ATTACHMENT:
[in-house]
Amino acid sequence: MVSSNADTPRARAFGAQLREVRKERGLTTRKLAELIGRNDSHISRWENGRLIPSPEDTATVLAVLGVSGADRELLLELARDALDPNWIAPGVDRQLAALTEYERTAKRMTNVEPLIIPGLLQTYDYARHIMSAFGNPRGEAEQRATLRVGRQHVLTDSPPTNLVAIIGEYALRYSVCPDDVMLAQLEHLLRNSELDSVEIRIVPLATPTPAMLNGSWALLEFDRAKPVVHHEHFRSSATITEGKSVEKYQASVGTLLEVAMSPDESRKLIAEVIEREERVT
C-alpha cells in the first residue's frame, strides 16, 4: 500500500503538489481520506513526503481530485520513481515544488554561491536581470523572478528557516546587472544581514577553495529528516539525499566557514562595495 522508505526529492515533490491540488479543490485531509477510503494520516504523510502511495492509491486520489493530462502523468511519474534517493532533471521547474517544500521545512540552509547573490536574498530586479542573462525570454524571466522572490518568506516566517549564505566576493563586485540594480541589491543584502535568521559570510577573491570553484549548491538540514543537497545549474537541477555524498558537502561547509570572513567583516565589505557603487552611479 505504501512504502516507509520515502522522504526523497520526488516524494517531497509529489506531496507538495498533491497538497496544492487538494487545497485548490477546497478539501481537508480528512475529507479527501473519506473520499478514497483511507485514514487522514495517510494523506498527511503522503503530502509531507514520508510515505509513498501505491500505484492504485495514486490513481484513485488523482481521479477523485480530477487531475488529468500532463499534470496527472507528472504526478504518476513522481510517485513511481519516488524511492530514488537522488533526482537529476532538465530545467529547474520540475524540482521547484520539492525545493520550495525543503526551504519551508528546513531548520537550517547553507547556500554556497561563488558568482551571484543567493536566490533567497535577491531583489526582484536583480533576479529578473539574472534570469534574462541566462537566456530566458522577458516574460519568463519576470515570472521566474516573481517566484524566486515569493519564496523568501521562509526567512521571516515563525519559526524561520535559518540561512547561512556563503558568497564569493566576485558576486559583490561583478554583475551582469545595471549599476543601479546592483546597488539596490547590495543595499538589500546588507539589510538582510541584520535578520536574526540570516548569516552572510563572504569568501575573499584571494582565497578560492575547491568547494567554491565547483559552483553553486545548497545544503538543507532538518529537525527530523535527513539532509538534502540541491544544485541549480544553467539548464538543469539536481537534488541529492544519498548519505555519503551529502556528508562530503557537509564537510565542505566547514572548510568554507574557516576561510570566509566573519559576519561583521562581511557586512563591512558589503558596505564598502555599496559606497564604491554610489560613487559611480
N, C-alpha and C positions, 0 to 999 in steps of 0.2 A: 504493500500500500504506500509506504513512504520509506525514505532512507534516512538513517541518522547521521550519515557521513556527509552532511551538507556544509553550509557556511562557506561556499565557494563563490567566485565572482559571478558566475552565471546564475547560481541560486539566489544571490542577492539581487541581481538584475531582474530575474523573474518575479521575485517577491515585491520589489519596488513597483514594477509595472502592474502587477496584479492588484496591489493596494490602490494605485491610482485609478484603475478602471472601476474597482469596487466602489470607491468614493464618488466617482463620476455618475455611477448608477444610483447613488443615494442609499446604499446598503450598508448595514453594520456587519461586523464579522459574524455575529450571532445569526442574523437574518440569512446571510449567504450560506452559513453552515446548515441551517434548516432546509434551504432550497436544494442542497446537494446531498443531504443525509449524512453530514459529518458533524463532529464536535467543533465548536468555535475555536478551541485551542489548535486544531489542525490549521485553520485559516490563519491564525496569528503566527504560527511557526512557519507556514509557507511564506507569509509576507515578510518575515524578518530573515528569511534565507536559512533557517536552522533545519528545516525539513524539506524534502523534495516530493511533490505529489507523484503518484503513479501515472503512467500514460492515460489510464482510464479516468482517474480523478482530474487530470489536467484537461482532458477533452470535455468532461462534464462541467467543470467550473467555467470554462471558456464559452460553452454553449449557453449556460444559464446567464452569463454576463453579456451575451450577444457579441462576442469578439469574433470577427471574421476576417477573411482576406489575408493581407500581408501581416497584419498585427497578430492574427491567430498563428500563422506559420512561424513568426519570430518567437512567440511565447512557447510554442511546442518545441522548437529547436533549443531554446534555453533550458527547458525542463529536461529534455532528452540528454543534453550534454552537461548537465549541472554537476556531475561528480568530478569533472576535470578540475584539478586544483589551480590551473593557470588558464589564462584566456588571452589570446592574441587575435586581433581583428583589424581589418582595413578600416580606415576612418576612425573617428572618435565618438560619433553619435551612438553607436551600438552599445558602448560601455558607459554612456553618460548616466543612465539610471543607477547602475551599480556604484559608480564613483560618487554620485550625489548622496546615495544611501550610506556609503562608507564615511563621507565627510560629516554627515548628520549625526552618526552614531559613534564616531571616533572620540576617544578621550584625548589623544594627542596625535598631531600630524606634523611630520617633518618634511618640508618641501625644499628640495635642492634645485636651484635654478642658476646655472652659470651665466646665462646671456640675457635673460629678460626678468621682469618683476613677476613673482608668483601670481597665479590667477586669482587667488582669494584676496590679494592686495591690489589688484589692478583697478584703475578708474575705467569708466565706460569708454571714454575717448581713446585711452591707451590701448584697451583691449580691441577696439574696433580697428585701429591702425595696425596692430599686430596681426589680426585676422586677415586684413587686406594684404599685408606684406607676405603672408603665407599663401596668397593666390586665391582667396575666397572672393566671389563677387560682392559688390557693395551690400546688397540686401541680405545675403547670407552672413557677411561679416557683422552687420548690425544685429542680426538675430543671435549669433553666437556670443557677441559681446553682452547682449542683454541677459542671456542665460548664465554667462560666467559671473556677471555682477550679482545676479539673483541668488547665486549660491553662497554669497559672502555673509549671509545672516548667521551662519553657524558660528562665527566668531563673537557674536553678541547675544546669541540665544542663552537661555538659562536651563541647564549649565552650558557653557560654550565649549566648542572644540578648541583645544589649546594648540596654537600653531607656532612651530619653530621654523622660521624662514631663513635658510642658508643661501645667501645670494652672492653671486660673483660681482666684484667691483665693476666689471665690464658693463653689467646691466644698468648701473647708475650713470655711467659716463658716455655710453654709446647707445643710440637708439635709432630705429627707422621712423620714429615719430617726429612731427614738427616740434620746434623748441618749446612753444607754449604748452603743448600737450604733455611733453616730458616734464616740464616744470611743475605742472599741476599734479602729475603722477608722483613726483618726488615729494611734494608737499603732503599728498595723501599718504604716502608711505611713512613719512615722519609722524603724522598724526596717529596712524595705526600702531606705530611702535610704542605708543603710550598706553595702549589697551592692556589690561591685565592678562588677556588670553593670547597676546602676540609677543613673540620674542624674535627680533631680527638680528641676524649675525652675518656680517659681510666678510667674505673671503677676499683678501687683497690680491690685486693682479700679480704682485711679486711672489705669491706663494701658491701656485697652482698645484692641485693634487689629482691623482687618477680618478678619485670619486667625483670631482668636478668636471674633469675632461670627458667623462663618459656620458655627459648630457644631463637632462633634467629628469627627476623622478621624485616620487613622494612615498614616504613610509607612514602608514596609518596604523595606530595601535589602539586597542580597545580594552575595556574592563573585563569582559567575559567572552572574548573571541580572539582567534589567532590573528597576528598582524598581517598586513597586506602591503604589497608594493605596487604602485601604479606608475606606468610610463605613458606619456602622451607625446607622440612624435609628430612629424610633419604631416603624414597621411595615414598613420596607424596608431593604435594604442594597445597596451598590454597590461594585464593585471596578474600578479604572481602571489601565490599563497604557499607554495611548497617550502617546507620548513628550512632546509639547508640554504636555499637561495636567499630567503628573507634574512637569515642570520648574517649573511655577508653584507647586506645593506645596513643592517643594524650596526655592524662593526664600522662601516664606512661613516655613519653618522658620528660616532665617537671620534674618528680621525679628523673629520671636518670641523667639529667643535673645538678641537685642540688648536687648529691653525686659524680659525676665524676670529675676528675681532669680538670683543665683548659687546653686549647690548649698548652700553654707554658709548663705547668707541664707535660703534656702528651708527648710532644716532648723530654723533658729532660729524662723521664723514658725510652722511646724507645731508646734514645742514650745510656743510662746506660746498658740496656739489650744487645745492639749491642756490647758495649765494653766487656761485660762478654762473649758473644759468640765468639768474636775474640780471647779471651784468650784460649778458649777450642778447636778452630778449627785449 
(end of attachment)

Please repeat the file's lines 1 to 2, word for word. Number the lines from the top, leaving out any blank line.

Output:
[in-house]
Amino acid sequence: MVSSNADTPRARAFGAQLREVRKERGLTTRKLAELIGRNDSHISRWENGRLIPSPEDTATVLAVLGVSGADRELLLELARDALDPNWIAPGVDRQLAALTEYERTAKRMTNVEPLIIPGLLQTYDYARHIMSAFGNPRGEAEQRATLRVGRQHVLTDSPPTNLVAIIGEYALRYSVCPDDVMLAQLEHLLRNSELDSVEIRIVPLATPTPAMLNGSWALLEFDRAKPVVHHEHFRSSATITEGKSVEKYQASVGTLLEVAMSPDESRKLIAEVIEREERVT